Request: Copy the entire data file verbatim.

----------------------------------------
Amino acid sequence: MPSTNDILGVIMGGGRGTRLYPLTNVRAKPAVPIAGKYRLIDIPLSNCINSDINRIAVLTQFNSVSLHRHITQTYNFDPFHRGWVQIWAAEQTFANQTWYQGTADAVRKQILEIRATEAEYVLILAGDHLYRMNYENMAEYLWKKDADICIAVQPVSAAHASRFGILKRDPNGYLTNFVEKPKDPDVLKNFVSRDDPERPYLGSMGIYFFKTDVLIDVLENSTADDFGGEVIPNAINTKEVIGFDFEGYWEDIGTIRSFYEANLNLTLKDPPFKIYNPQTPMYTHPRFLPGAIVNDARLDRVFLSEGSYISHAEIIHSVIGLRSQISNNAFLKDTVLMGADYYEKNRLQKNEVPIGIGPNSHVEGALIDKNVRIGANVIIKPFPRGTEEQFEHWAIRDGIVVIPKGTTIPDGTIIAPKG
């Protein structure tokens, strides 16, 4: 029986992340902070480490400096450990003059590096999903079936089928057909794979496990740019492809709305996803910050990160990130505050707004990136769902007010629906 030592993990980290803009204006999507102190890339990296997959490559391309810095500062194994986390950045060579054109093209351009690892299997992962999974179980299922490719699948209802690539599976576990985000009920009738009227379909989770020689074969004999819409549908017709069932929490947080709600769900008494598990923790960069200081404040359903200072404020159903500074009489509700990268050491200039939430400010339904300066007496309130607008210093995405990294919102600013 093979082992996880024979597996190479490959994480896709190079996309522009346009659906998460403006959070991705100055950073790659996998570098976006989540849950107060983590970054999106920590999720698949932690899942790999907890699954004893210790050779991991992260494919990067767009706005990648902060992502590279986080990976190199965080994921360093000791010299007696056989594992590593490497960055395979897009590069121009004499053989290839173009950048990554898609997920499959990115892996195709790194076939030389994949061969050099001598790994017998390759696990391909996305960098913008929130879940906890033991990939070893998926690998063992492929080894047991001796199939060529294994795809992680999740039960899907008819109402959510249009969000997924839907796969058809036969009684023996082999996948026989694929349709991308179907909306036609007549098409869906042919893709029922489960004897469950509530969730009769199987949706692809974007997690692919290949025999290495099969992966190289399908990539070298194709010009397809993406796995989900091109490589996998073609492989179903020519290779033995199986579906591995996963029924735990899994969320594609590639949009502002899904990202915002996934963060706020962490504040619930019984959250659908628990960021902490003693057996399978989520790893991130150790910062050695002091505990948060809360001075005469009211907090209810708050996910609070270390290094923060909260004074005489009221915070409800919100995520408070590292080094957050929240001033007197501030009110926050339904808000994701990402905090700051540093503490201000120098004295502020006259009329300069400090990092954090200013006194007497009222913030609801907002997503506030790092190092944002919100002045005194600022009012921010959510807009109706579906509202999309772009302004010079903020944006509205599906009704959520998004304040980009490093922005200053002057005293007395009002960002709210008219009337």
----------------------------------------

Amino acid sequence: MPSTNDILGVIMGGGRGTRLYPLTNVRAKPAVPIAGKYRLIDIPLSNCINSDINRIAVLTQFNSVSLHRHITQTYNFDPFHRGWVQIWAAEQTFANQTWYQGTADAVRKQILEIRATEAEYVLILAGDHLYRMNYENMAEYLWKKDADICIAVQPVSAAHASRFGILKRDPNGYLTNFVEKPKDPDVLKNFVSRDDPERPYLGSMGIYFFKTDVLIDVLENSTADDFGGEVIPNAINTKEVIGFDFEGYWEDIGTIRSFYEANLNLTLKDPPFKIYNPQTPMYTHPRFLPGAIVNDARLDRVFLSEGSYISHAEIIHSVIGLRSQISNNAFLKDTVLMGADYYEKNRLQKNEVPIGIGPNSHVEGALIDKNVRIGANVIIKPFPRGTEEQFEHWAIRDGIVVIPKGTTIPDGTIIAPKG
């Protein structure tokens, strides 16, 4: 029986992340902070480490400096450990003059590096999903079936089928057909794979496990740019492809709305996803910050990160990130505050707004990136769902007010629906 030592993990980290803009204006999507102190890339990296997959490559391309810095500062194994986390950045060579054109093209351009690892299997992962999974179980299922490719699948209802690539599976576990985000009920009738009227379909989770020689074969004999819409549908017709069932929490947080709600769900008494598990923790960069200081404040359903200072404020159903500074009489509700990268050491200039939430400010339904300066007496309130607008210093995405990294919102600013 093979082992996880024979597996190479490959994480896709190079996309522009346009659906998460403006959070991705100055950073790659996998570098976006989540849950107060983590970054999106920590999720698949932690899942790999907890699954004893210790050779991991992260494919990067767009706005990648902060992502590279986080990976190199965080994921360093000791010299007696056989594992590593490497960055395979897009590069121009004499053989290839173009950048990554898609997920499959990115892996195709790194076939030389994949061969050099001598790994017998390759696990391909996305960098913008929130879940906890033991990939070893998926690998063992492929080894047991001796199939060529294994795809992680999740039960899907008819109402959510249009969000997924839907796969058809036969009684023996082999996948026989694929349709991308179907909306036609007549098409869906042919893709029922489960004897469950509530969730009769199987949706692809974007997690692919290949025999290495099969992966190289399908990539070298194709010009397809993406796995989900091109490589996998073609492989179903020519290779033995199986579906591995996963029924735990899994969320594609590639949009502002899904990202915002996934963060706020962490504040619930019984959250659908628990960021902490003693057996399978989520790893991130150790910062050695002091505990948060809360001075005469009211907090209810708050996910609070270390290094923060909260004074005489009221915070409800919100995520408070590292080094957050929240001033007197501030009110926050339904808000994701990402905090700051540093503490201000120098004295502020006259009329300069400090990092954090200013006194007497009222913030609801907002997503506030790092190092944002919100002045005194600022009012921010959510807009109706579906509202999309772009302004010079903020944006509205599906009704959520998004304040980009490093922005200053002057005293007395009002960002709210008219009337």